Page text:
- 76. Lakatos P,Chen CM,O'Connell MN,Mills A,Schroeder CE (2007) Neuronal oscillations and multisensory interaction in primary auditory cortex. Neuron 53: 279–292.
- 77. Callan DE,Jones JA,Munhall K,Callan AM,Kroos C,Vatikiotis-Bateson E (2003) Neural processes underlying perceptual enhancement by visual speech gestures. Neuroreport 14: 2213–2218.
- 78. Calvert GA,Lewis WL (2004) Hemodynamic studies of audiovisual interactions. The handbook of multisensory processes. Cambridge, , MA: MIT Press.
- 79. Laurienti PJ,Perrault TJ,Stanford TR,Wallace MT,Stein BE (2005) On the use of superadditivity as a metric for characterizing multisensory integration in functional neuroimaging studies. Exp Brain Res 166: 289–297.
- 80. Beauchamp MS (2005) Statistical criteria in fMRI studies of multisensory integration. Neuroinformatics 3: 93–113.
- 81. Deneve S,Pouget A (2004) Bayesian multisensory integration and cross-modal spatial links. J Physiol Paris 98: 249–258.
- 82. Ma WJ,Beck JM,Latham PE,Pouget A (2006) Bayesian inference with probabilistic population codes. Nat Neurosci 9: 1432–1438.
- 83. Knill DC,Pouget A (2004) The Bayesian brain: the role of uncertainty in neural coding and computation. Trends Neurosci 27: 712–719.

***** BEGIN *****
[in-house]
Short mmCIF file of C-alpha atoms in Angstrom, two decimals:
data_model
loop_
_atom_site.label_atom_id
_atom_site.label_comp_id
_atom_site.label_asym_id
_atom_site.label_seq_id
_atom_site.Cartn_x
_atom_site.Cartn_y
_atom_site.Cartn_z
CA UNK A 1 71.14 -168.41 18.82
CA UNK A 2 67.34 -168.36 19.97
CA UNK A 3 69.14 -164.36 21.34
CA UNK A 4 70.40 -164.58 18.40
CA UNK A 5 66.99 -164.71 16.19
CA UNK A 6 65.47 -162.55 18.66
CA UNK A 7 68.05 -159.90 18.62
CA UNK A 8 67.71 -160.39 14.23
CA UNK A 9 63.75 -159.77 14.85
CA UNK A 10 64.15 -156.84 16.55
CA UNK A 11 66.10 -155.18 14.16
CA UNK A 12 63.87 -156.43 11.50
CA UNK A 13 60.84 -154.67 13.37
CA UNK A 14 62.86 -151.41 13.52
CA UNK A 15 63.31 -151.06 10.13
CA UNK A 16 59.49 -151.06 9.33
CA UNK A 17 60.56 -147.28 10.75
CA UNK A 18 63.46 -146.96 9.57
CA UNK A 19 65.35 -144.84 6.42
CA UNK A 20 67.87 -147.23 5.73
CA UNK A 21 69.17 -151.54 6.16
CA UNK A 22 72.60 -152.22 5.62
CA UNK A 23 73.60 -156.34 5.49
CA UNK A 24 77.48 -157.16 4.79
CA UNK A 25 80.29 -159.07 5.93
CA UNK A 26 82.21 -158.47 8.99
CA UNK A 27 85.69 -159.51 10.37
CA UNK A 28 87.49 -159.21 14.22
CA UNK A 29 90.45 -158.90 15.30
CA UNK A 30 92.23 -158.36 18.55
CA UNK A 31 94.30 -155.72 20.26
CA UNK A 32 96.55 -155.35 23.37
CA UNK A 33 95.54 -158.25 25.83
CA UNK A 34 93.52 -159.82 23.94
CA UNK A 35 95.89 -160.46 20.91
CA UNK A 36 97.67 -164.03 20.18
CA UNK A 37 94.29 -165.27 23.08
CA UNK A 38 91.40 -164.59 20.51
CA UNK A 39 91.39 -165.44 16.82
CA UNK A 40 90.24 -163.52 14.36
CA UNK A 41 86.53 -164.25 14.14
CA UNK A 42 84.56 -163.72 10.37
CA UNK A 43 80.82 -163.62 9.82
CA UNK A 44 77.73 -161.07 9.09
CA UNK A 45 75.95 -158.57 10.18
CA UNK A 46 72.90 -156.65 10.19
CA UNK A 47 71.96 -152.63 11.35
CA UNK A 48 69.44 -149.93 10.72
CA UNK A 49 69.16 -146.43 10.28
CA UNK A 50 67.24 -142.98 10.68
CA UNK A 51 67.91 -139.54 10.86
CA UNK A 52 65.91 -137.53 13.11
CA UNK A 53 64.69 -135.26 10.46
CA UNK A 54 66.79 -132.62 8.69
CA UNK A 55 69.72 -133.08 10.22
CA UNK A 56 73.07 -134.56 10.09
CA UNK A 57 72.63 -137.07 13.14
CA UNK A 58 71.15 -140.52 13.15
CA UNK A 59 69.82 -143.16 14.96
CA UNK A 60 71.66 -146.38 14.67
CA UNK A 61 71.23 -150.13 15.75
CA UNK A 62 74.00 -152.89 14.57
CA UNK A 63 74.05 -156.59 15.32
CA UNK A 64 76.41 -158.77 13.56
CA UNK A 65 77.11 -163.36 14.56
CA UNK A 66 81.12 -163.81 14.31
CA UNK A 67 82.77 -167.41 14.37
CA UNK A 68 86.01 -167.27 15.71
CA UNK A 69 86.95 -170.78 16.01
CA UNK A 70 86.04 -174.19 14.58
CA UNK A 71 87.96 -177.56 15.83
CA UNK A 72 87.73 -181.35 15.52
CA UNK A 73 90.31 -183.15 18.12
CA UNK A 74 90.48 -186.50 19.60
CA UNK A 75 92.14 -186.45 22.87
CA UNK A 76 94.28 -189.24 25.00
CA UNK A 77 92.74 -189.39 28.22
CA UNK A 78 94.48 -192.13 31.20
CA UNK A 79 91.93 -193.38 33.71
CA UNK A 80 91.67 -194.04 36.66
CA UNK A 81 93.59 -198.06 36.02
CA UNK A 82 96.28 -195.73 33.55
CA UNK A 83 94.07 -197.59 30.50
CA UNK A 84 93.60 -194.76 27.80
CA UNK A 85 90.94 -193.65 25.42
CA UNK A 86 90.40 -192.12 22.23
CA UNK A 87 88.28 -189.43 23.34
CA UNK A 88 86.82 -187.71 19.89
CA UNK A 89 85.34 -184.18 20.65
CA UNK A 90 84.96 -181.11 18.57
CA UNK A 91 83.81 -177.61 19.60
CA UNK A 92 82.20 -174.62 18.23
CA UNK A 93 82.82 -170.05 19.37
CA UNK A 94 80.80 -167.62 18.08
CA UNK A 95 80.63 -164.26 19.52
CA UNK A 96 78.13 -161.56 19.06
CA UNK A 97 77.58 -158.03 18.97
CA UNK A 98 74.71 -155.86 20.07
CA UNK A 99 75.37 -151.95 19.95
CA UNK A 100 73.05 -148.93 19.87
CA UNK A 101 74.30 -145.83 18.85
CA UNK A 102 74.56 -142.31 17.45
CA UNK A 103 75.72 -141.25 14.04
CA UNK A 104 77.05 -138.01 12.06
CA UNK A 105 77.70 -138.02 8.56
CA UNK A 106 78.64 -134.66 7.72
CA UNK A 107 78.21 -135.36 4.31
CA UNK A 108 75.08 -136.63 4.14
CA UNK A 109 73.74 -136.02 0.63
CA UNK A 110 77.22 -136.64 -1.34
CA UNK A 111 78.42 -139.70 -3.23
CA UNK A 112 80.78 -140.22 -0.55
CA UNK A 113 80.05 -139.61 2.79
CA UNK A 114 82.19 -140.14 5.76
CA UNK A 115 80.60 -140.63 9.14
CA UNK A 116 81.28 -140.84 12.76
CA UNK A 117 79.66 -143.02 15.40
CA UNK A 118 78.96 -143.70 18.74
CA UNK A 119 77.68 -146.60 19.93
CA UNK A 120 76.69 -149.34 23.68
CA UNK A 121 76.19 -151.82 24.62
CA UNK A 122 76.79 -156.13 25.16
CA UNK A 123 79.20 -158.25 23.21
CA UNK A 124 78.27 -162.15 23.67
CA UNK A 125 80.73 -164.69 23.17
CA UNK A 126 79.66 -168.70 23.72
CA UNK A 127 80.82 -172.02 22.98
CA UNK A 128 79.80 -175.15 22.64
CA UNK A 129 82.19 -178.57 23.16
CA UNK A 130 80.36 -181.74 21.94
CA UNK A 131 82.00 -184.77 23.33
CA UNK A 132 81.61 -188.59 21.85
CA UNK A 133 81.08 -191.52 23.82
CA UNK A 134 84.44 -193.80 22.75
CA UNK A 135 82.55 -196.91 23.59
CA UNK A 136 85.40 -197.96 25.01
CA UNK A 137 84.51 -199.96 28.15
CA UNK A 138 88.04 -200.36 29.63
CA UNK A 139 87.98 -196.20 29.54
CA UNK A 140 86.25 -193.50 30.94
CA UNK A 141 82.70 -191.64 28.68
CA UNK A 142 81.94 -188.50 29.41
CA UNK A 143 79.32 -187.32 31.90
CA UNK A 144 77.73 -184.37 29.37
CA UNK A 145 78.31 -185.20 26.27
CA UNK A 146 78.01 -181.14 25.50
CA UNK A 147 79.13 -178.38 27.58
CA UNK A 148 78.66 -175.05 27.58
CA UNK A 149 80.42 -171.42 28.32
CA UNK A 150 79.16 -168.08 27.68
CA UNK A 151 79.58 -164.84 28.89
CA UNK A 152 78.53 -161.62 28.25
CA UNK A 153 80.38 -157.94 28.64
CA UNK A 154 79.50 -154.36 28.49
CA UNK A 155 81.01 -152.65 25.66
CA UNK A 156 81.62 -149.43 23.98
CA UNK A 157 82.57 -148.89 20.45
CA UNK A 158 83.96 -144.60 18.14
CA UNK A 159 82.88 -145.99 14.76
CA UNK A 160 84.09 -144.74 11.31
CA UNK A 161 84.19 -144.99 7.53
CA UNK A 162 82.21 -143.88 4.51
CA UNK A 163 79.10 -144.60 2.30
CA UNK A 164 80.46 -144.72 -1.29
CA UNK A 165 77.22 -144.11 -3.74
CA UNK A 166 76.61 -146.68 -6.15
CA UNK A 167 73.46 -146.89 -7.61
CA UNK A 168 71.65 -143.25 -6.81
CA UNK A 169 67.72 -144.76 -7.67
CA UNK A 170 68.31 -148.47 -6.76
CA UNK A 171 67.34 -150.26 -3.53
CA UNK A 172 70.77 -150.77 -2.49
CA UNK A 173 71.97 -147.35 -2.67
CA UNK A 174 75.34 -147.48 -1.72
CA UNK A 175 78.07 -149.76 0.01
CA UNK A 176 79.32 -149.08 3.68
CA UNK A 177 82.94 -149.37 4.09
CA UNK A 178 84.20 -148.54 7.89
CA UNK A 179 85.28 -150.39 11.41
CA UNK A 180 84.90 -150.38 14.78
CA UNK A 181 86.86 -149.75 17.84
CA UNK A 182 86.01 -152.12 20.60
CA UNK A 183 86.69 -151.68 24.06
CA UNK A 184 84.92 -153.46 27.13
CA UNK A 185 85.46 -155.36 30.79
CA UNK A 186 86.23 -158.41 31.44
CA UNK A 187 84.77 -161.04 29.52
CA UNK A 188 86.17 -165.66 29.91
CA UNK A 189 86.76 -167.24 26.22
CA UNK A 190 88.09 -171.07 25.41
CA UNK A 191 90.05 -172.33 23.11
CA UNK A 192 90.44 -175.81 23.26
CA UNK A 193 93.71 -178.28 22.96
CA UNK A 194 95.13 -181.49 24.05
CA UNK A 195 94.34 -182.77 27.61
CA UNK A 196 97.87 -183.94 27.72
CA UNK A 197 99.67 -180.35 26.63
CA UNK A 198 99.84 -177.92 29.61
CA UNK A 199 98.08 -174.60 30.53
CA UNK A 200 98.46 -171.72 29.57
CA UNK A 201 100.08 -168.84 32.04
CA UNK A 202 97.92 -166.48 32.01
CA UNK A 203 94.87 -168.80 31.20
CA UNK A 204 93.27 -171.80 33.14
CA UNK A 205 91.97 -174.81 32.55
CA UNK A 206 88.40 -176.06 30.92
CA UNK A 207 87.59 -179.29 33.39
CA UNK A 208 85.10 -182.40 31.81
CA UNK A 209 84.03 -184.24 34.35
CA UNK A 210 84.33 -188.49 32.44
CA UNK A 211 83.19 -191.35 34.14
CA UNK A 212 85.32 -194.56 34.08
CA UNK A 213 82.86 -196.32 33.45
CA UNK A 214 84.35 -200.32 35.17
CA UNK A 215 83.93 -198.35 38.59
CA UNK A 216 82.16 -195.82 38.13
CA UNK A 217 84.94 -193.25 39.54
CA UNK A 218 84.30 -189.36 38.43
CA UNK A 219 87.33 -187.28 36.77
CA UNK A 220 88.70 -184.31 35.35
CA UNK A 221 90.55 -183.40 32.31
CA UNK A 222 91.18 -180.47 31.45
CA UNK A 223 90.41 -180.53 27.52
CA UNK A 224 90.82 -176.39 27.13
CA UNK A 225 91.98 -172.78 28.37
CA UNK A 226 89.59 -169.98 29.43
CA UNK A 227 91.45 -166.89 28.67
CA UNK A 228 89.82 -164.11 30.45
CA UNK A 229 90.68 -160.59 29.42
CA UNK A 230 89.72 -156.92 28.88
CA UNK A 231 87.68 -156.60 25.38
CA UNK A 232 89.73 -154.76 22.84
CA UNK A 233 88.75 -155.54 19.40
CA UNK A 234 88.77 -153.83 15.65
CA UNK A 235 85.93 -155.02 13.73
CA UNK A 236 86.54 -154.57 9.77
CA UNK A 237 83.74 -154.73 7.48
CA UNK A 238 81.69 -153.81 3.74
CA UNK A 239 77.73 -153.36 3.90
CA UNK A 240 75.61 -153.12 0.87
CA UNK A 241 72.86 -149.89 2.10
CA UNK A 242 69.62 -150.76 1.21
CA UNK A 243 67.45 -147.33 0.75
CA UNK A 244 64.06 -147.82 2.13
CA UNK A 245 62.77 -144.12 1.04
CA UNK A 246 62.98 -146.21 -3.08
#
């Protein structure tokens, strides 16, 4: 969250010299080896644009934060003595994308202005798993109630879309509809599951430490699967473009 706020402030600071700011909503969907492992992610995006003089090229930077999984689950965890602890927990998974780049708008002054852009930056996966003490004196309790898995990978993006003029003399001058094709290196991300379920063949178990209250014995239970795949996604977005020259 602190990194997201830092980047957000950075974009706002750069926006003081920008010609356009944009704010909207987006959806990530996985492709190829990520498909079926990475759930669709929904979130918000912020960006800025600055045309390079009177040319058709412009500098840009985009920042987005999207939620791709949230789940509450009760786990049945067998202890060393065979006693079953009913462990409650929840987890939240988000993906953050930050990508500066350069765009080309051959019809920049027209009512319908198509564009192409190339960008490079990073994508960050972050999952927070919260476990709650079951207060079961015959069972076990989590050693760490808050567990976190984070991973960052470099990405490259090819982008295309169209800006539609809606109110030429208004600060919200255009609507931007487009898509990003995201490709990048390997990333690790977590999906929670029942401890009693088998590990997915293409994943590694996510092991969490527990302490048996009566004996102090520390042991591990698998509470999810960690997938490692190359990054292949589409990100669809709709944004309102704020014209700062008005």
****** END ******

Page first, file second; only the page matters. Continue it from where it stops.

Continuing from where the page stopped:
- 84. Deneve S,Latham P,Pouget A (2001) Efficient computation and cue integration with noisy population codes. Nature Neuroscience 4: 826–831.
- 85. Reale RA,Calvert GA,Thesen T,Jenison RL,Kawasaki H,et al. (2007) Auditory-visual processing represented in the human superior temporal gyrus. Neuroscience 145: 162–184.
- 86. Hall DA,Fussell C,Summerfield AQ (2005) Reading fluent speech from talking faces: typical brain networks and individual differences. J Cogn Neurosci 17: 939–953.
- 87. Noesselt T,Rieger JW,Schoenfeld MA,Kanowski M,Hinrichs H,et al. (2007) Audiovisual temporal correspondence modulates human multisensory superior temporal sulcus plus primary sensory cortices. J Neurosci 27: 11431–11441.
- 88. Bernstein LE,Auer ET Jr,Wagner M,Ponton CW (2008) Spatiotemporal dynamics of audiovisual speech processing. Neuroimage 39: 423–435.
- 89. Bernstein LE,Lu ZL,Jiang J (2008) Quantified acoustic-optical speech signal incongruity identifies cortical sites of audiovisual speech processing. Brain Res.
- 90. Kaiser J,Hertrich I,Ackermann H,Mathiak K,Lutzenberger W (2005) Hearing lips: gamma-band activity during audiovisual speech perception. Cereb Cortex 15: 646–653.
- 91. Lebib R,Papo D,de Bode S,Baudonniere PM (2003) Evidence of a visual-to-auditory cross-modal sensory gating phenomenon as reflected by the human P50 event-related brain potential modulation. Neurosci Lett 341: 185–188.
- 92. van Wassenhove V,Grant KW,Poeppel D (2005) Visual speech speeds up the neural processing of auditory speech. Proc Natl Acad Sci U S A 102: 1181–1186.
- 93. Campbell R (2007) The processing of audio-visual speech: empirical and neural bases. Philos Trans R Soc Lond B Biol Sci.